Breast cancer is a leading cause of death, and alerting women to their vulnerability to this disease is thus an important goal of governments and charities. Breast cancer communications often underscore women’s gender identity through textual information (e.g., “If you are a woman, what you’re about to read could save your life…”), symbols (e.g., the pink ribbon), or images (e.g., a woman covering her removed breast). Moreover, independent of ad copy, women are often exposed to breast cancer communications in situations when their gender identity is especially salient because of targeted media contexts (e.g., websites or magazines).
A series of six experiments, however, demonstrate that heightened gender identity salience can trigger defense mechanisms that interfere with the goals of cancer awareness campaigns. In three studies, an increase in gender identity salience lowered women’s perceived vulnerability to breast cancer. This finding is important because perceived vulnerability to cancer is a major antecedent of precautionary behavior. In addition to its effects on perceived risk, heightened gender identity salience also resulted in reduced donations to research against gender-specific cancers (ovarian cancer) and had deleterious consequences for the cognitive processing of breast cancer communications. Women perceived breast cancer communications featuring gender cues as more difficult to process. They also displayed lower memory for breast cancer communications when the ads were featured in websites devoted to feminine topics. The findings of these studies contradict the predictions of several prominent theories, as well as the expectations of a sample of advertising executives. In addition to drawing attention to the possible dangers associated to the use of common design elements in breast cancer campaigns, the studies offer suggestions on how to avoid defensive responses. The negative effect of gender identity salience on breast cancer risk perceptions can be eliminated by making women conscious of their fear of the disease or by boosting women’s sense of self-worth at the time of ad exposure.
Stefano Puntoni is Associate Professor of Marketing at the Rotterdam School of Management, Erasmus University, where he currently teaches Brand Management to Executive MBAs. He received a PhD in Marketing from London Business School and a graduate degree in Statistics from the University of Padua in Italy. Stefano’s research interests are in the area of consumer behavior, with a focus on social influence, identity, and globalization. His work has been published in Journal of Marketing Research, Journal of Consumer Research, Organizational Behavior and Human Decision Processes, and Journal of Advertising. He serves on the editorial board of International Journal of Research in Marketing and has been a Visiting Professor at London Business School and Bocconi University.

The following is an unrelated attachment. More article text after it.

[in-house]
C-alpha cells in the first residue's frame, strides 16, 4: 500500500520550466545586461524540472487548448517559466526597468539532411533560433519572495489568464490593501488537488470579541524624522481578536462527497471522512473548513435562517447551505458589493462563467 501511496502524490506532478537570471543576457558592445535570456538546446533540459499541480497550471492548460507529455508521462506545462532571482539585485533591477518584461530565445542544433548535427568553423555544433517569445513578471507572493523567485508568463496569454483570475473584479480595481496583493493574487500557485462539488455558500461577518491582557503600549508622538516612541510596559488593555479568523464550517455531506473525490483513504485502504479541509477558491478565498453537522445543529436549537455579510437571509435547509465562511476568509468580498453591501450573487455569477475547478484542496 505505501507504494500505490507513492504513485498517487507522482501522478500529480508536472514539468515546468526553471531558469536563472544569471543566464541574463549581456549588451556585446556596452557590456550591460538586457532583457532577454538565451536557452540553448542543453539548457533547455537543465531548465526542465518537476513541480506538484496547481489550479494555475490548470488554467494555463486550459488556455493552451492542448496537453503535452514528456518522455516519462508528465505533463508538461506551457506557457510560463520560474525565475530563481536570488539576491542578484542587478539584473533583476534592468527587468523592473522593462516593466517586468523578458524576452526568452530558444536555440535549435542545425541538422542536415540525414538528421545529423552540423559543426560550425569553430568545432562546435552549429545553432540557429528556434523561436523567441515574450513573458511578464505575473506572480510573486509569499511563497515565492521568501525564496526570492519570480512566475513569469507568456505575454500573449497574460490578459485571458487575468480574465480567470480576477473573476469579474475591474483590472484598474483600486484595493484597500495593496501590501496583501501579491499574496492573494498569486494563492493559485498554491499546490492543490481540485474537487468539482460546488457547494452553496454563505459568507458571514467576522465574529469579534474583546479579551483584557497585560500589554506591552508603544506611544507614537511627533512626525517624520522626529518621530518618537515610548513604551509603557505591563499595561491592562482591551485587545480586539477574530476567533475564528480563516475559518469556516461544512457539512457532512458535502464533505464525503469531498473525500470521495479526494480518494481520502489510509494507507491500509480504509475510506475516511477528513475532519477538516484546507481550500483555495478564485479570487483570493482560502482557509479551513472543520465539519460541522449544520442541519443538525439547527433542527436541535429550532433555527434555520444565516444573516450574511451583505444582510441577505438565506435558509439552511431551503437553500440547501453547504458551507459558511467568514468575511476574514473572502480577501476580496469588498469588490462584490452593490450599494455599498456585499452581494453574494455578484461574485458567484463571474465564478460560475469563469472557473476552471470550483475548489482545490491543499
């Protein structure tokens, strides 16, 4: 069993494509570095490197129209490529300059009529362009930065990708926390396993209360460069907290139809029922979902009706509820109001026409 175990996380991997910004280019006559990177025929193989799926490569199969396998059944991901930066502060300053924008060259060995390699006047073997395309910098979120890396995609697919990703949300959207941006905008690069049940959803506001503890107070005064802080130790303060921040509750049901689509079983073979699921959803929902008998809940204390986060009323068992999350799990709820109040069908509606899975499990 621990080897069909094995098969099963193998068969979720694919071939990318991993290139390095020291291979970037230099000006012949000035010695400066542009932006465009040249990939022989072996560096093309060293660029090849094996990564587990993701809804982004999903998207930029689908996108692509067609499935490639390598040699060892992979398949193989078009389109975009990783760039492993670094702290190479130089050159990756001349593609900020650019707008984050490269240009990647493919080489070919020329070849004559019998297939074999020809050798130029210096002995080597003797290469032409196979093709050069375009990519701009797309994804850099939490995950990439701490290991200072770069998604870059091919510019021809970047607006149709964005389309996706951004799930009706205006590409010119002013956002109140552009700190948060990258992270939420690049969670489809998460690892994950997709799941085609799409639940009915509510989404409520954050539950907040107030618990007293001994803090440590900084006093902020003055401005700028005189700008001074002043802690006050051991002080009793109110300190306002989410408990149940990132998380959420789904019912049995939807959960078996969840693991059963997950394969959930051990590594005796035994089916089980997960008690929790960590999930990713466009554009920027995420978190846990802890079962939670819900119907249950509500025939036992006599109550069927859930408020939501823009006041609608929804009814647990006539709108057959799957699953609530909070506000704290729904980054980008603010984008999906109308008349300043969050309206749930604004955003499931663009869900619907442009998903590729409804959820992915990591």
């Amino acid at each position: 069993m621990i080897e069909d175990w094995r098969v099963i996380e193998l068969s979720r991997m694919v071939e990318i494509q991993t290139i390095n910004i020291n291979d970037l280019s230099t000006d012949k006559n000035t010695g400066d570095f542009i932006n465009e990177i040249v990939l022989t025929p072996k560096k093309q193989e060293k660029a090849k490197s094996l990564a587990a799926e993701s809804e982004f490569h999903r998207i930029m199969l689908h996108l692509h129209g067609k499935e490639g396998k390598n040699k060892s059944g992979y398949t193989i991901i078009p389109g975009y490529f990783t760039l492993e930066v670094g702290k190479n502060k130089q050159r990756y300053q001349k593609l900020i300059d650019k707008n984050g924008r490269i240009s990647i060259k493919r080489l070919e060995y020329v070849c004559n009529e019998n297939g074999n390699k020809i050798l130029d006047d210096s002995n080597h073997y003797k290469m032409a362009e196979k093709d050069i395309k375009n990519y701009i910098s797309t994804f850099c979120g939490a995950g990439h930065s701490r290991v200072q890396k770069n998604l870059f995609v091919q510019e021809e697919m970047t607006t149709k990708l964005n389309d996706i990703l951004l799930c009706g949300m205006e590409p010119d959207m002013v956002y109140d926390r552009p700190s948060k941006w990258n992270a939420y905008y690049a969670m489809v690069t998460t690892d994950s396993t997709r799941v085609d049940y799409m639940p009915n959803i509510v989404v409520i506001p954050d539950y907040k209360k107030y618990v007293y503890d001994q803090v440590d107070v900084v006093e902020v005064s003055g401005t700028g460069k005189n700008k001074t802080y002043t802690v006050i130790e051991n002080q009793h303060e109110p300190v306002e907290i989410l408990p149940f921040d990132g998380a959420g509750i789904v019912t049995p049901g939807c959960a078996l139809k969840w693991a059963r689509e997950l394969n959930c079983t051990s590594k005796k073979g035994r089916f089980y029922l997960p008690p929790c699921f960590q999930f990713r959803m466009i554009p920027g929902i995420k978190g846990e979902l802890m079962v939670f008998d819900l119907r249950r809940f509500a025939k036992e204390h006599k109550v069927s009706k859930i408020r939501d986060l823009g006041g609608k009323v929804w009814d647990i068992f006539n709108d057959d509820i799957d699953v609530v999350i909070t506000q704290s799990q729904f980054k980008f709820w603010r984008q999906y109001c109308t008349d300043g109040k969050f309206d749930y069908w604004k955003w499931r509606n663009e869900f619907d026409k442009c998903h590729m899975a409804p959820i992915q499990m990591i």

Steven Sweldens is Assistant Professor of Marketing at INSEAD. Steven obtained a graduate degree in theoretical and experimental psychology from the University of Leuven, and a PhD in Marketing from Erasmus University. His research focuses on risk perceptions and brand equity development and was published in Journal of Consumer Research. His doctoral research on the conditioning of brand attitudes was honored with the EMAC McKinsey Marketing Dissertation Award as best European marketing dissertation and was runner-up for the American Marketing Association John A. Howard Dissertation Award. At INSEAD he teaches marketing strategy in the MBA program and advanced social psychology in the PhD program.
Nader Tavassoli is London Business School Chaired Professor of Marketing and non-executive chairman of The Brand Inside (www.thebrandinside.com). He was previously on the marketing faculty of the MIT Sloan School of Management and received his doctorate from Columbia Business School.
Journal of Marketing Research, Volume 48, Number 3, June 2011
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